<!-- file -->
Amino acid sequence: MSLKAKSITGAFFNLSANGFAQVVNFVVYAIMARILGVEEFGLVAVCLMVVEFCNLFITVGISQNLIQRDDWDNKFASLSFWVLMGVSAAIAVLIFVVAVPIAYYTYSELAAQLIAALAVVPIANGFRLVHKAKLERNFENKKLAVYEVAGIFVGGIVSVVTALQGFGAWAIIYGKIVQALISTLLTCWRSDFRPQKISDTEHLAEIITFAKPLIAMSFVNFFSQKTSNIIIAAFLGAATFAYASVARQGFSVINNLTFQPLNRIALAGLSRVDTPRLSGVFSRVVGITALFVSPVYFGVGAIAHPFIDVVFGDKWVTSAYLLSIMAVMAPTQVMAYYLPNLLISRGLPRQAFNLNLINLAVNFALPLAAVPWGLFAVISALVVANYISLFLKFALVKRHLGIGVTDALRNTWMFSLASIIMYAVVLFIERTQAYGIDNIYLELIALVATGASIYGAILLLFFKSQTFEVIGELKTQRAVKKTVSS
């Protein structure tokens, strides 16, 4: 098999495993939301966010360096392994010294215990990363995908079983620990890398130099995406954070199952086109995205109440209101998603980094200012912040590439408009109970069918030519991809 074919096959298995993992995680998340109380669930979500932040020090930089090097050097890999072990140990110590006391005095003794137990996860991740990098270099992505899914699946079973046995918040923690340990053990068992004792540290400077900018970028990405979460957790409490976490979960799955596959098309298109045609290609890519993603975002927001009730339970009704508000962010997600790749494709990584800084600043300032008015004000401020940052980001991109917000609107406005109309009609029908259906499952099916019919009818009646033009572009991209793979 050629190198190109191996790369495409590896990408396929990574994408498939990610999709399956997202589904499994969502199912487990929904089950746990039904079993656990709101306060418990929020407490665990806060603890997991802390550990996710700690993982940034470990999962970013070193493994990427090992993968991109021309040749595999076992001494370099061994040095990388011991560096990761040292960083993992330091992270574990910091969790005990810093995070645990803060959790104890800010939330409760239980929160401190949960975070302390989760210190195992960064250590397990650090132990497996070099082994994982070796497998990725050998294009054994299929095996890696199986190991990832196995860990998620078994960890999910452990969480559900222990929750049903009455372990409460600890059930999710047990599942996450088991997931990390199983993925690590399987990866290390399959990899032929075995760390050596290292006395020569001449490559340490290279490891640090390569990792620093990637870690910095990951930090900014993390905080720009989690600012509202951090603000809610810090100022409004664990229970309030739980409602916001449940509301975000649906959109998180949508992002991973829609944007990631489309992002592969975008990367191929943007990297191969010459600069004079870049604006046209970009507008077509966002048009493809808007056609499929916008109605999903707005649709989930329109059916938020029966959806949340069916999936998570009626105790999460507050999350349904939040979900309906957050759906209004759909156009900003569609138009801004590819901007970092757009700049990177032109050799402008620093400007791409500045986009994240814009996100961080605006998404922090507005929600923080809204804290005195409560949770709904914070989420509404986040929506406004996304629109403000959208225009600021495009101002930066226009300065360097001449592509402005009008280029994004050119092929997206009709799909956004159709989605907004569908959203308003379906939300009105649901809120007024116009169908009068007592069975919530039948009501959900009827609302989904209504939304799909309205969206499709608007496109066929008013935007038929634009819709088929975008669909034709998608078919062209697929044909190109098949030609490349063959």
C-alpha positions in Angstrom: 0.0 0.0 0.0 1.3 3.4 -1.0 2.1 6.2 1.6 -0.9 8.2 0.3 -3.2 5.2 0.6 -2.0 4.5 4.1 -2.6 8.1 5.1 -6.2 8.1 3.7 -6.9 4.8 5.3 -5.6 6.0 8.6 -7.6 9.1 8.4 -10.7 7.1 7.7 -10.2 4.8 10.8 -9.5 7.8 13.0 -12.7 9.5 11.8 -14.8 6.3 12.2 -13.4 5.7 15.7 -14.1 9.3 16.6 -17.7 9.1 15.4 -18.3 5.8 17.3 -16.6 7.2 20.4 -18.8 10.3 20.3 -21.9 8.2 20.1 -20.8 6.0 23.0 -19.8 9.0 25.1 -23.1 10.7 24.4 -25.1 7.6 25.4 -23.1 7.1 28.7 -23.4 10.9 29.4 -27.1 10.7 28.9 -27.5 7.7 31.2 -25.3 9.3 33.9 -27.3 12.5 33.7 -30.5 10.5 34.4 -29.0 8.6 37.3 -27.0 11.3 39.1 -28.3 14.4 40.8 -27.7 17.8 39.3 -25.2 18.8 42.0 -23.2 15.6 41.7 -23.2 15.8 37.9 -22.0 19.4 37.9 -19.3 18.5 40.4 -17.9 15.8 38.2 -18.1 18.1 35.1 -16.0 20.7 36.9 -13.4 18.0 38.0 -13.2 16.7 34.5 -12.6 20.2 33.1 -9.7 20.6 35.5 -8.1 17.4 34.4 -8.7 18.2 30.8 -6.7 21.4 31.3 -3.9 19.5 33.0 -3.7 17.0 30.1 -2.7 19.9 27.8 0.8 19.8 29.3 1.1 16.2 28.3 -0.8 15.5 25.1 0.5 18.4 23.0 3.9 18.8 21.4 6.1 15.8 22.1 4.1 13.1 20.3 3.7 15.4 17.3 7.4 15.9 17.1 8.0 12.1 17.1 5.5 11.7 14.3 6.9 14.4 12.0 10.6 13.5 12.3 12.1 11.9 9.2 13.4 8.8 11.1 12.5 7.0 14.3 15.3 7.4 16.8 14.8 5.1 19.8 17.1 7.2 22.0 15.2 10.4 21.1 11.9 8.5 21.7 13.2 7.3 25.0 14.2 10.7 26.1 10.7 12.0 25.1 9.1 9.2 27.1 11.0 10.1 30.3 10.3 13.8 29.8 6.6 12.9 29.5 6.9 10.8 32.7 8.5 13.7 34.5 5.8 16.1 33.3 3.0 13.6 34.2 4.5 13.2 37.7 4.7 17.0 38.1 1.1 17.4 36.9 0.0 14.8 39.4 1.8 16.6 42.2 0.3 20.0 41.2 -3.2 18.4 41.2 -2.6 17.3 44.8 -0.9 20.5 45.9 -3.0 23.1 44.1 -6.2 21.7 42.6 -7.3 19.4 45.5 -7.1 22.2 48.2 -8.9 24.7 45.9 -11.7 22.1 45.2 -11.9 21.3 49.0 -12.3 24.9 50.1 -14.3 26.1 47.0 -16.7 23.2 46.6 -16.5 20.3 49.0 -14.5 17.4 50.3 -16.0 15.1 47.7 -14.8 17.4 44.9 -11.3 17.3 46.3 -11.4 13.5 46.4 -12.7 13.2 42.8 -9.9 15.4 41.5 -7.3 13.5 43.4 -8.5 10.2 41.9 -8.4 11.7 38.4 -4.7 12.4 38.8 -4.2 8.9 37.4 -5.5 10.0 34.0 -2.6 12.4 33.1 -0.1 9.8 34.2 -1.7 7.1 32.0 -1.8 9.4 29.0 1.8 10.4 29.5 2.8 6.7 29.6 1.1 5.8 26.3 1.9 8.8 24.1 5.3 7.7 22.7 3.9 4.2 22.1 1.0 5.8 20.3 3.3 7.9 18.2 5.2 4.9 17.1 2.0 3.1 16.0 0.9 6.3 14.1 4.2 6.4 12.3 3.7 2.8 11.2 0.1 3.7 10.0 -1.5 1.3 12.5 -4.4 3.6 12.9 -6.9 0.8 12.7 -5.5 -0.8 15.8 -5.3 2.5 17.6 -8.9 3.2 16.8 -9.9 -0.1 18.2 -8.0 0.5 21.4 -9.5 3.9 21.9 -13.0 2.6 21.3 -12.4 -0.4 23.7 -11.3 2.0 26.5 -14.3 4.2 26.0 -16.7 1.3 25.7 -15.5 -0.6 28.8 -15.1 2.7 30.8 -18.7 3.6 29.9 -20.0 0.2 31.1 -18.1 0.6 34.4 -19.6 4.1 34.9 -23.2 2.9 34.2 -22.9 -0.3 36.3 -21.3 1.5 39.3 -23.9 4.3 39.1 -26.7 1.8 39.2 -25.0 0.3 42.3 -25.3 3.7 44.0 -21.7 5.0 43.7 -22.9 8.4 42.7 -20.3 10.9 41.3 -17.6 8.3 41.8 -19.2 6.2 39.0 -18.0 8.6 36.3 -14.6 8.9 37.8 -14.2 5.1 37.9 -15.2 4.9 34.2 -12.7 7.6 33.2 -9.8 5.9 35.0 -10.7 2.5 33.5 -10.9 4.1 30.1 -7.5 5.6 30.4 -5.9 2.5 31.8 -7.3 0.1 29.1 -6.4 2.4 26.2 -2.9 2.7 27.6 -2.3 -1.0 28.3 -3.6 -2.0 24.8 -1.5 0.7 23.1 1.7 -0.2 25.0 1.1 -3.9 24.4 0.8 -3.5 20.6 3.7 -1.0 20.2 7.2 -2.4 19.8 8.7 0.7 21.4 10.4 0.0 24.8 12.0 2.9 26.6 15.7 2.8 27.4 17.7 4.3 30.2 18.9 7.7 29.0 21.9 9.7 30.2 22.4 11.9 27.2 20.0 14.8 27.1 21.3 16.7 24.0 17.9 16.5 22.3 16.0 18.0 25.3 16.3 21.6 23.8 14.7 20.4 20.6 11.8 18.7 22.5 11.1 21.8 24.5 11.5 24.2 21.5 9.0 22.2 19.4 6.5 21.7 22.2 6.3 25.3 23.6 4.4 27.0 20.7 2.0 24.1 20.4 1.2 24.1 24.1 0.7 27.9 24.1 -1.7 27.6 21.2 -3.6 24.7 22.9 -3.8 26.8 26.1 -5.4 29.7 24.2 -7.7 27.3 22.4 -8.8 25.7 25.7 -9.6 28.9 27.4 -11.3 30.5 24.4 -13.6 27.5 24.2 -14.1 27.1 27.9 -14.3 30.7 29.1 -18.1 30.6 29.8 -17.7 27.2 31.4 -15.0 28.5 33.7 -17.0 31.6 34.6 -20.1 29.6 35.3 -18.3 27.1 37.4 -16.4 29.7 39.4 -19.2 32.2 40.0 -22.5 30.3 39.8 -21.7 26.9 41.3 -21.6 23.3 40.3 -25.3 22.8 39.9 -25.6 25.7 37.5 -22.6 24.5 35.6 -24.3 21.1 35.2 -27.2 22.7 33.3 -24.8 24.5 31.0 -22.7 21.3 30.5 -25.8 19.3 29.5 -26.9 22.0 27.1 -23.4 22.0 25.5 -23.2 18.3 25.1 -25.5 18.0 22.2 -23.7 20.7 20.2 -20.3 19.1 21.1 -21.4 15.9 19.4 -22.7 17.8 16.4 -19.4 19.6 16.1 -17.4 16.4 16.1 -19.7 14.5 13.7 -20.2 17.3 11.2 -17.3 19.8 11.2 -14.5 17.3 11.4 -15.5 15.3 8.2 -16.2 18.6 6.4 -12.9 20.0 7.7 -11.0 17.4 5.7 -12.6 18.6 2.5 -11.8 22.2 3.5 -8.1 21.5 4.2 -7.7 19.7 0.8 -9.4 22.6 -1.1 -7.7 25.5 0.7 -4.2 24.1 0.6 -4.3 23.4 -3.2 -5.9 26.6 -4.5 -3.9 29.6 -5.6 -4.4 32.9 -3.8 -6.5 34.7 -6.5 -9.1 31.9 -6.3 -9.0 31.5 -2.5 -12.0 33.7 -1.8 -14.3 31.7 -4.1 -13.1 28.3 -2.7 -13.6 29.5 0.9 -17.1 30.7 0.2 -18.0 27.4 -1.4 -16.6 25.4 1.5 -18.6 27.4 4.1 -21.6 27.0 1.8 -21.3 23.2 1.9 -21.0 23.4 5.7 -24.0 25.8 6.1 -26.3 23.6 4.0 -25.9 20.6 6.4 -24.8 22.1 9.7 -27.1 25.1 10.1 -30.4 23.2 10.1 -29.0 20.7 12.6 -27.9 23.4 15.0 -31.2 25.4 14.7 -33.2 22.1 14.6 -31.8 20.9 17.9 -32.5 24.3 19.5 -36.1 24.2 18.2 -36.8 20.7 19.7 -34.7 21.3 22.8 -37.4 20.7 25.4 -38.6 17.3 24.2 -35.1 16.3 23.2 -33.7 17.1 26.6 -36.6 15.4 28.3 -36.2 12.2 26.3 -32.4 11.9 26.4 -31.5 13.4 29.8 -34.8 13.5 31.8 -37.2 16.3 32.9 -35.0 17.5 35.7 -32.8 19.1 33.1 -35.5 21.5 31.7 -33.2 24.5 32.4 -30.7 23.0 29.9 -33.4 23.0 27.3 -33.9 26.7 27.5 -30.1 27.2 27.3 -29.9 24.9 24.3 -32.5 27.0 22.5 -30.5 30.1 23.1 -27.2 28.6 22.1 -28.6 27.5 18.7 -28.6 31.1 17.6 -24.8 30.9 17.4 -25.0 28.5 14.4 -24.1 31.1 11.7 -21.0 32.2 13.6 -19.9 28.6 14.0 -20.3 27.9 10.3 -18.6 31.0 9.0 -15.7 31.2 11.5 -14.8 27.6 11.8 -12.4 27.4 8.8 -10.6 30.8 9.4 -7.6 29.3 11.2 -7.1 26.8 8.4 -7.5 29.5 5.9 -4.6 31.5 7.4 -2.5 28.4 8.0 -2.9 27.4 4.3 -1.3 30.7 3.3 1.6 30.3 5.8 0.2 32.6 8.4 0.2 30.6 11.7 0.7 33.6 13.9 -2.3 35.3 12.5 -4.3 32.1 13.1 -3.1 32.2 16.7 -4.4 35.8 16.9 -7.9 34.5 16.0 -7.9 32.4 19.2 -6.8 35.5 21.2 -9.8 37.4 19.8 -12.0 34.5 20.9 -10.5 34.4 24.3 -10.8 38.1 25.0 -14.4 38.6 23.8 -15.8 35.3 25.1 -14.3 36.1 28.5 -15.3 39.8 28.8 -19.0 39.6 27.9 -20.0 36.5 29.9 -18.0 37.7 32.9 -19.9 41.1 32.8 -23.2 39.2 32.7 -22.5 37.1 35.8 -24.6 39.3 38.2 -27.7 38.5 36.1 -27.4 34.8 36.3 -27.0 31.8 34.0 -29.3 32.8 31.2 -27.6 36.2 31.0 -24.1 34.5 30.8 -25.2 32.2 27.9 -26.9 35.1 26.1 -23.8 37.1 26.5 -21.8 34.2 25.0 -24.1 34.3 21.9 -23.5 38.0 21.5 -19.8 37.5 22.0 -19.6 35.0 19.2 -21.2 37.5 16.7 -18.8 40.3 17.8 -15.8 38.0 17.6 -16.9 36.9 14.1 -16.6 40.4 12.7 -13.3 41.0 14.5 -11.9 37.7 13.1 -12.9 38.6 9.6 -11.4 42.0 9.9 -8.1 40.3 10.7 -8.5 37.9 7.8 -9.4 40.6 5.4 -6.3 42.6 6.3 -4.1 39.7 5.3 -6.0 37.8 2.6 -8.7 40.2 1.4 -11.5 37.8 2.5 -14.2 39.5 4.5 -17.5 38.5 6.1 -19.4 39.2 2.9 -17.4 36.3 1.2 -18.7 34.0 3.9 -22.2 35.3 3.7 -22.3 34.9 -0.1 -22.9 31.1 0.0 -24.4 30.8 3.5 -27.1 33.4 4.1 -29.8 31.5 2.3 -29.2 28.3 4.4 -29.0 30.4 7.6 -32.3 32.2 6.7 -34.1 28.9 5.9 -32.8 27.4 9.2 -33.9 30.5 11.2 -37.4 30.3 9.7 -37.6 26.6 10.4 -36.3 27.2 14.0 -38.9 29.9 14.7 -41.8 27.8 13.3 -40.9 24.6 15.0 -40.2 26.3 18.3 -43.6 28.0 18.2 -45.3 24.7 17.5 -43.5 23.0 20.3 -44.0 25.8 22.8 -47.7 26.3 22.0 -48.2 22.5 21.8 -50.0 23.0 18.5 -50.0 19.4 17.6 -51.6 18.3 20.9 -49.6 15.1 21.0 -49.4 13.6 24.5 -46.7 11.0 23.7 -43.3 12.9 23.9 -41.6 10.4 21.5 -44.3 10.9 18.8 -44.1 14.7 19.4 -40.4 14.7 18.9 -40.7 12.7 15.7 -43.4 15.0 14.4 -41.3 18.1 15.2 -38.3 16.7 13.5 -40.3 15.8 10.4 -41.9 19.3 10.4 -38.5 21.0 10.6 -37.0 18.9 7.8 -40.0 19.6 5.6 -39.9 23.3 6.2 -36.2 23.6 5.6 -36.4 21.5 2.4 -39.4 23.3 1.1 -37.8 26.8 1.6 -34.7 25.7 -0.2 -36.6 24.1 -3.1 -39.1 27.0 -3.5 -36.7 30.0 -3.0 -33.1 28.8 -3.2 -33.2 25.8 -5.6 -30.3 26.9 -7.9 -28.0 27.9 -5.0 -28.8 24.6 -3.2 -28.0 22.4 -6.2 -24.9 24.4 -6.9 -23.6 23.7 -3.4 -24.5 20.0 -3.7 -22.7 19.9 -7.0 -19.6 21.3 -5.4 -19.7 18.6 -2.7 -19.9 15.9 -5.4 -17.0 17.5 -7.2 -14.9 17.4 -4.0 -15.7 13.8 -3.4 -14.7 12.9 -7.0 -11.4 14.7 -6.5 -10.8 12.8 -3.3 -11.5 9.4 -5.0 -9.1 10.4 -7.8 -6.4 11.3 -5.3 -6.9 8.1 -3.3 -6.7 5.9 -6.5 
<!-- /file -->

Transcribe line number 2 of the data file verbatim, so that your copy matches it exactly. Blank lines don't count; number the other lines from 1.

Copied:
């Protein structure tokens, strides 16, 4: 098999495993939301966010360096392994010294215990990363995908079983620990890398130099995406954070199952086109995205109440209101998603980094200012912040590439408009109970069918030519991809 074919096959298995993992995680998340109380669930979500932040020090930089090097050097890999072990140990110590006391005095003794137990996860991740990098270099992505899914699946079973046995918040923690340990053990068992004792540290400077900018970028990405979460957790409490976490979960799955596959098309298109045609290609890519993603975002927001009730339970009704508000962010997600790749494709990584800084600043300032008015004000401020940052980001991109917000609107406005109309009609029908259906499952099916019919009818009646033009572009991209793979 050629190198190109191996790369495409590896990408396929990574994408498939990610999709399956997202589904499994969502199912487990929904089950746990039904079993656990709101306060418990929020407490665990806060603890997991802390550990996710700690993982940034470990999962970013070193493994990427090992993968991109021309040749595999076992001494370099061994040095990388011991560096990761040292960083993992330091992270574990910091969790005990810093995070645990803060959790104890800010939330409760239980929160401190949960975070302390989760210190195992960064250590397990650090132990497996070099082994994982070796497998990725050998294009054994299929095996890696199986190991990832196995860990998620078994960890999910452990969480559900222990929750049903009455372990409460600890059930999710047990599942996450088991997931990390199983993925690590399987990866290390399959990899032929075995760390050596290292006395020569001449490559340490290279490891640090390569990792620093990637870690910095990951930090900014993390905080720009989690600012509202951090603000809610810090100022409004664990229970309030739980409602916001449940509301975000649906959109998180949508992002991973829609944007990631489309992002592969975008990367191929943007990297191969010459600069004079870049604006046209970009507008077509966002048009493809808007056609499929916008109605999903707005649709989930329109059916938020029966959806949340069916999936998570009626105790999460507050999350349904939040979900309906957050759906209004759909156009900003569609138009801004590819901007970092757009700049990177032109050799402008620093400007791409500045986009994240814009996100961080605006998404922090507005929600923080809204804290005195409560949770709904914070989420509404986040929506406004996304629109403000959208225009600021495009101002930066226009300065360097001449592509402005009008280029994004050119092929997206009709799909956004159709989605907004569908959203308003379906939300009105649901809120007024116009169908009068007592069975919530039948009501959900009827609302989904209504939304799909309205969206499709608007496109066929008013935007038929634009819709088929975008669909034709998608078919062209697929044909190109098949030609490349063959």